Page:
The other day at Starbucks I had an unexpected conversation with a stranger. Afterward, I wanted to run home and tell my partner all about the beautiful, older woman who had just finished a meeting with her husband’s younger side dish. I had the same urgent feeling of wanting to share earlier this month, when the moon was a peculiar shade of bright yellow, hanging over a purple mountain. “You’ve got to come see this,” I wanted to say to someone. Of course, there was no one there. Instead, I walked up the gravel road to return to my empty hotel room and another chapter that needed finishing.
I was born independent, or so the story goes, but that’s not really the whole truth. I’m 90% water and earth and 10% fire and steel, (give or take a few points in either direction depending on the circumstances), but it’s the 10% that keeps me single. The same fiery passions and beliefs that initially draw certain people also tend to bring about the end.
That 10% has also saved my life, not once, but several times over. Fire and steel gave me a spine and lent me bravery when needed. They allowed me to stand strong and survive crises. They’ve given me clarity and truth when winds and waves left things muddy. For these reasons — and simply because I like this part of myself — I refuse to devalue it, especially in the name of something I feel so passionately about: Love.
I believe love should be fearless. It should be able to withstand scrutiny and hold its own in a debate. It should have more answers than questions and more courage than cowardice. Love, to me, should be a deeply felt conviction — something worth standing up and fighting for no matter what the opposition is or how strong in numbers. Love should seek to loosen restraints, not create them. It should actively nurture all that it promises — it should be fiercely loyal, encouraging, and honest. Love should seek, above all, to be genuinely happy in the long-term. Sweeping things under the rug or ignoring the elephants in the room can only ever be a temporary convenience, and when the pile grows high or the room gets crowded, there’s little space left for love — instead, there are resentments over things not said when they should have been said, and open wounds that have grown past the point of healing.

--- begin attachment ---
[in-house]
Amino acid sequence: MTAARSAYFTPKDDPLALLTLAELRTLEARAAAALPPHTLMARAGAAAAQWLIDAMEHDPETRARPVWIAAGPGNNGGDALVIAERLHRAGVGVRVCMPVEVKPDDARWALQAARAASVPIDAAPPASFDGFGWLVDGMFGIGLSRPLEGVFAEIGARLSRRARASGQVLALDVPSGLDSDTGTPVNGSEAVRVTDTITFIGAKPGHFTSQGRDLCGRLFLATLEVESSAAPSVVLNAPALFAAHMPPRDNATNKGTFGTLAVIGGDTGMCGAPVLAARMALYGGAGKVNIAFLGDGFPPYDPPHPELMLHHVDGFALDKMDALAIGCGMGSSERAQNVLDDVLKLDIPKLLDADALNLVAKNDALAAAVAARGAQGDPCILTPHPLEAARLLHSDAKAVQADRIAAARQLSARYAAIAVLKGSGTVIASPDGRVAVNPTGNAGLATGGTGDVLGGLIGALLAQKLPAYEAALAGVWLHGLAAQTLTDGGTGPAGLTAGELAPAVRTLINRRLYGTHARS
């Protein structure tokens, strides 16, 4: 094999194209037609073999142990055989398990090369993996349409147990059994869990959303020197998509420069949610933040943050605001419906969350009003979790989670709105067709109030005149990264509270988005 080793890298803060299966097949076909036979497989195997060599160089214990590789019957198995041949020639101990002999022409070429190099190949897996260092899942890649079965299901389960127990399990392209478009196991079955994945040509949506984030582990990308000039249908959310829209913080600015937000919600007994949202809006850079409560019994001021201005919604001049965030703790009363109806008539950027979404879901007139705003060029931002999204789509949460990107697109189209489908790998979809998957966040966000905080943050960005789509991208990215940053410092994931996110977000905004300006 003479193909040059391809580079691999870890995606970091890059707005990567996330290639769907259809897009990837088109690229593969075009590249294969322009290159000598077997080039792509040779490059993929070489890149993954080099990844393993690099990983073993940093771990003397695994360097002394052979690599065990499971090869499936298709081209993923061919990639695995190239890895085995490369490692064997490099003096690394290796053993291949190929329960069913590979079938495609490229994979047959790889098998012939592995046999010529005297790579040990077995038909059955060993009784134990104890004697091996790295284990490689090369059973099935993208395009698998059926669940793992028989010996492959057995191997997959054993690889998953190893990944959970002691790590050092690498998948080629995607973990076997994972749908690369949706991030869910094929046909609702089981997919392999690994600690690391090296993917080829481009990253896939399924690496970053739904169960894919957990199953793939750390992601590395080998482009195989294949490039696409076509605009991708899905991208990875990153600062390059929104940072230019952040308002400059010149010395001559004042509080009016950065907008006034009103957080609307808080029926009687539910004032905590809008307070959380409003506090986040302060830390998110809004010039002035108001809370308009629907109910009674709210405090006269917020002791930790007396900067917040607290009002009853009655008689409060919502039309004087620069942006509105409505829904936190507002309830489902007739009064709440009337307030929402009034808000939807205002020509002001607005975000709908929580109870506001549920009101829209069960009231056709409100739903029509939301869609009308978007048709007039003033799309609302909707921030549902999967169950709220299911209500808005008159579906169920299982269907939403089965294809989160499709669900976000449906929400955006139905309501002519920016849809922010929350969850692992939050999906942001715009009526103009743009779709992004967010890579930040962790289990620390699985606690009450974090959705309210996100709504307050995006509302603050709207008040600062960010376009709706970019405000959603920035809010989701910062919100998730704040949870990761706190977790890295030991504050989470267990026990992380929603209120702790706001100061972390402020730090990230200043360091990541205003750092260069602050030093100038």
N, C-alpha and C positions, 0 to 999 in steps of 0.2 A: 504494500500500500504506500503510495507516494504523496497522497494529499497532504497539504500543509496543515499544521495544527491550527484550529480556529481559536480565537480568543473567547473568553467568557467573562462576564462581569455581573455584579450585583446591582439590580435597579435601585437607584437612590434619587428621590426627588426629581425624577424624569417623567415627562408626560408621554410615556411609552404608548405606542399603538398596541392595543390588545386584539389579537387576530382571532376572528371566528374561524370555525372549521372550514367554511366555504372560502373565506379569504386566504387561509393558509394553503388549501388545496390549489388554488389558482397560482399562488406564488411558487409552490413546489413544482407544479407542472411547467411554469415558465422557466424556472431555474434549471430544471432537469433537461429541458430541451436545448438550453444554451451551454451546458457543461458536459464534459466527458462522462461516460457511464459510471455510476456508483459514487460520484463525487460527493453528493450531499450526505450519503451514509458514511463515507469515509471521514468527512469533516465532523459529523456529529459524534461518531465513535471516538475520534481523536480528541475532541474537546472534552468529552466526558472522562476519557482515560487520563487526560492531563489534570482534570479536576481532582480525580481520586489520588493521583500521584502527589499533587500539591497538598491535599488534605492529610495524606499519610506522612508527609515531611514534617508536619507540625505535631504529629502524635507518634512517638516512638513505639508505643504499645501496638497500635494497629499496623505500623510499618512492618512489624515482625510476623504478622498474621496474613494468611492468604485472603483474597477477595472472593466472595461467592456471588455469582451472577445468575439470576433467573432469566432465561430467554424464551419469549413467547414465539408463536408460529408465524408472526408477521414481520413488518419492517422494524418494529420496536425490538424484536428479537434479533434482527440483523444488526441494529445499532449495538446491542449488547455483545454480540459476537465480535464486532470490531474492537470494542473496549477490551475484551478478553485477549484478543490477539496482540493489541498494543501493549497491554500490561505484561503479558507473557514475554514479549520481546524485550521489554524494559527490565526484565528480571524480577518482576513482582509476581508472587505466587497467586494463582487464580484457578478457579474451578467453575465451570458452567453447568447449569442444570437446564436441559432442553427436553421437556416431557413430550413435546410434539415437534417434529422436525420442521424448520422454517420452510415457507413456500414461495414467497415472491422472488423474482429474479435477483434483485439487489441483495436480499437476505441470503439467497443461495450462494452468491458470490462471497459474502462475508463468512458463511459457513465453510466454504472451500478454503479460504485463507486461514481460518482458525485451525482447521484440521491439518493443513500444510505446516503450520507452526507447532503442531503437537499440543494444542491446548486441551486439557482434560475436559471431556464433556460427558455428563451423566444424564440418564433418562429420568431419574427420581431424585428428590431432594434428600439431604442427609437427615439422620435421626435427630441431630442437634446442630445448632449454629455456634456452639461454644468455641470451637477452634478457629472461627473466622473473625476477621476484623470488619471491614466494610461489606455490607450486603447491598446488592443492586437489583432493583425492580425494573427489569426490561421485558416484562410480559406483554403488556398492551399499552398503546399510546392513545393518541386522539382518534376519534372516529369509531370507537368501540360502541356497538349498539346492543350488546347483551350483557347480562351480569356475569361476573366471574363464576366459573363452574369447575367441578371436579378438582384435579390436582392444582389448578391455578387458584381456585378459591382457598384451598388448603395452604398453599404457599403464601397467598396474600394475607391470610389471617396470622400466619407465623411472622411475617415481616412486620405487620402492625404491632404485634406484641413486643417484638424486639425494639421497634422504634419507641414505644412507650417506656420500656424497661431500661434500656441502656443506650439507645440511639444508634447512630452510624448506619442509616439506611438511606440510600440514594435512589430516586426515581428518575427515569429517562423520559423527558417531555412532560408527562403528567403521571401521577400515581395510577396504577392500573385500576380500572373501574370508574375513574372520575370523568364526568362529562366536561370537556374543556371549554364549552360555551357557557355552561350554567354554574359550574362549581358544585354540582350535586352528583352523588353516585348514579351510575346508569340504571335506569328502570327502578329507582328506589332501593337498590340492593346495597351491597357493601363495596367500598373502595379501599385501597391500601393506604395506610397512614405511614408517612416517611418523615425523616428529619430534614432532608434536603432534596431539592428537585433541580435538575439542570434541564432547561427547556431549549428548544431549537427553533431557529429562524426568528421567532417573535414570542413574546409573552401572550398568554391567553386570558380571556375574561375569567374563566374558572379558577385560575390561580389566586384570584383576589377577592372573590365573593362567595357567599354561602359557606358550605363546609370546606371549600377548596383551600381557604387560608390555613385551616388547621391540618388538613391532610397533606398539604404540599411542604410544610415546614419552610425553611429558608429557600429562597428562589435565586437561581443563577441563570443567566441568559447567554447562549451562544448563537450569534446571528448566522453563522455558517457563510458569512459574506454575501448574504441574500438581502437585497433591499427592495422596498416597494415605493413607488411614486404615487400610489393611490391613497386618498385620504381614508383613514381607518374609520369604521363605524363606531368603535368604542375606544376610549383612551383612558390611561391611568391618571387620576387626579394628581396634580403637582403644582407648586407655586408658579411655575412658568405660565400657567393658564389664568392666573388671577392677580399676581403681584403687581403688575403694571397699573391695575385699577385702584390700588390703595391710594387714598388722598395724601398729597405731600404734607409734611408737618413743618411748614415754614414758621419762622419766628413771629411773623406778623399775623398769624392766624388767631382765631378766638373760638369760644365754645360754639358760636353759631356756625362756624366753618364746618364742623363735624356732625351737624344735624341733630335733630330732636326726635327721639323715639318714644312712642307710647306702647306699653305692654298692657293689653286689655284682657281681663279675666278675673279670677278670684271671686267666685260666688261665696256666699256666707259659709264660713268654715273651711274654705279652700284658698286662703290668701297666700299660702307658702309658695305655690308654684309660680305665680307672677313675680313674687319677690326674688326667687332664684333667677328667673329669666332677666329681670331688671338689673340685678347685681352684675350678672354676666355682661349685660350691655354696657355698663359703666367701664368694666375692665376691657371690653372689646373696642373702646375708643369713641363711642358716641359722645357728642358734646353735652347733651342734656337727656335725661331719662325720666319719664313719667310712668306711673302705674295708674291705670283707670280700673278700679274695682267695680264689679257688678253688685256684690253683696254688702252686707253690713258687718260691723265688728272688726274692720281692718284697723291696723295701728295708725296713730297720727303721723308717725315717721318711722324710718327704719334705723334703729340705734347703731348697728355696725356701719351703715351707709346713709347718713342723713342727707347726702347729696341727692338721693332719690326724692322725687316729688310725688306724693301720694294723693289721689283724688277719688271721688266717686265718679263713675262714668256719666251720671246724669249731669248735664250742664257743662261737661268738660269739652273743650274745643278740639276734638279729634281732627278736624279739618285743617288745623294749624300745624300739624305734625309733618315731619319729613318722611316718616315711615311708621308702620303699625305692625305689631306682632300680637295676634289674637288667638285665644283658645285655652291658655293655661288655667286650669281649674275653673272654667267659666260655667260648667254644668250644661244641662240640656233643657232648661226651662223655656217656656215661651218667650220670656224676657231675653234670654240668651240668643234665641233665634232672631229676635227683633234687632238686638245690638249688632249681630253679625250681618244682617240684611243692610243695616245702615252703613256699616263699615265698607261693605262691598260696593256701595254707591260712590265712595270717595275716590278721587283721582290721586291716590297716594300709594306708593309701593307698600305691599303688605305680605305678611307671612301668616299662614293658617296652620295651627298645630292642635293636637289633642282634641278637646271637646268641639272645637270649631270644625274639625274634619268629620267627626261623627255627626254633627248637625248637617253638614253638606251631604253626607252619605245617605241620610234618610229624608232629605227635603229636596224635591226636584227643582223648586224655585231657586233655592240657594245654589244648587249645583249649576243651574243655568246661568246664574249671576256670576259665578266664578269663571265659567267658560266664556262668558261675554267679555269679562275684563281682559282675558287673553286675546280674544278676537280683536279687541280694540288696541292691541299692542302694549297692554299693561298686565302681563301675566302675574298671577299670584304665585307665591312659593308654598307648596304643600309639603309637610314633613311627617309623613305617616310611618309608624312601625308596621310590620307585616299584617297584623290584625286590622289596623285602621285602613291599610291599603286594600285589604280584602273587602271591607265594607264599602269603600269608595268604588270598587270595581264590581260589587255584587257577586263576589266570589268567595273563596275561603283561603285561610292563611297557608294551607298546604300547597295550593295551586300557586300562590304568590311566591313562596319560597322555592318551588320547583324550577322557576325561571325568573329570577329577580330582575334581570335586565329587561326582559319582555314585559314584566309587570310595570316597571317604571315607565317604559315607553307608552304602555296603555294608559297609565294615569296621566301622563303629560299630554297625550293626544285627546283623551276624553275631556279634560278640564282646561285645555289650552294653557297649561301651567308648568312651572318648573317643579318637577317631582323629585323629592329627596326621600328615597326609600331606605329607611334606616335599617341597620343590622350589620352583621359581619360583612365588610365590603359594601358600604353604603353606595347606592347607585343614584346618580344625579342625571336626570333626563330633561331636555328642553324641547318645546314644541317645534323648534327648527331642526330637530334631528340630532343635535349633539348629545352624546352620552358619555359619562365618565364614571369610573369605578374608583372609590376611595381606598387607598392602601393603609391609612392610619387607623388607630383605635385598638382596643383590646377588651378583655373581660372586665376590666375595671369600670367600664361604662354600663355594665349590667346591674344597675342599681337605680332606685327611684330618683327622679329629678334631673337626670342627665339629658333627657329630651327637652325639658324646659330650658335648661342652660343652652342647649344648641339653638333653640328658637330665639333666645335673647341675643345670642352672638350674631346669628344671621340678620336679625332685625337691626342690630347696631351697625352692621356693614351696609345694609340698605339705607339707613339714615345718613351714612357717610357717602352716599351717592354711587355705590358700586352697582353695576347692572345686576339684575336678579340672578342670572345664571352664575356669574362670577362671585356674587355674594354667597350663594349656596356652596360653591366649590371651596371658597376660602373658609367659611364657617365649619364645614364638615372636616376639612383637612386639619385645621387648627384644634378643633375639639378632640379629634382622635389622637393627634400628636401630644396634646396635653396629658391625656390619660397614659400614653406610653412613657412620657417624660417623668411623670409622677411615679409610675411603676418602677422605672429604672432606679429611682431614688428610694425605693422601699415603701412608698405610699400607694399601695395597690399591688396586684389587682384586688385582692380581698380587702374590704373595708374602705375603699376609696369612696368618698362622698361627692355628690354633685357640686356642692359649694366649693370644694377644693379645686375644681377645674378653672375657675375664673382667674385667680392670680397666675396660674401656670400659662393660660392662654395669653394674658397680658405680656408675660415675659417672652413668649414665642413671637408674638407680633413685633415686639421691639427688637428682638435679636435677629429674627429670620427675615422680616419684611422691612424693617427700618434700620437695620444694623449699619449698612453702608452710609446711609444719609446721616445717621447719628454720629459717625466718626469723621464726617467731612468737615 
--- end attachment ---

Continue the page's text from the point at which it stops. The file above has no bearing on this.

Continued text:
I believe in love so strongly that I refuse to settle for less than what I believe it could be if I met my match — someone who believes with as much conviction as I do in the sanctity of love, its power and courage, and its ability to raise people up to the highest plane possible.
After my recent experience with fake love, I learned that I’d rather be alone with my ideals than together with someone whose “I love you” (at least towards me) meant as much to her as “I’m hungry, pass the potatoes.” I don’t want to be in someone’s life as a convenience, a stopgap, or an in-between lover. What I want — and am ready for — is the real thing.
I want marriage, traditional or not, with all the bells and whistles — the tough times, the great times, the waves and rifts, and the romance. I want the mingled laundry, cosigned holiday cards, daily routines and occasional surprises of a loving partnership. I want to be someone’s cheerleader and have them be mine. I want to look at the same person every day and feel like I understand and love them just a little bit more than I did the day before. I want to share all of me with someone and know that they love me enough to do the same.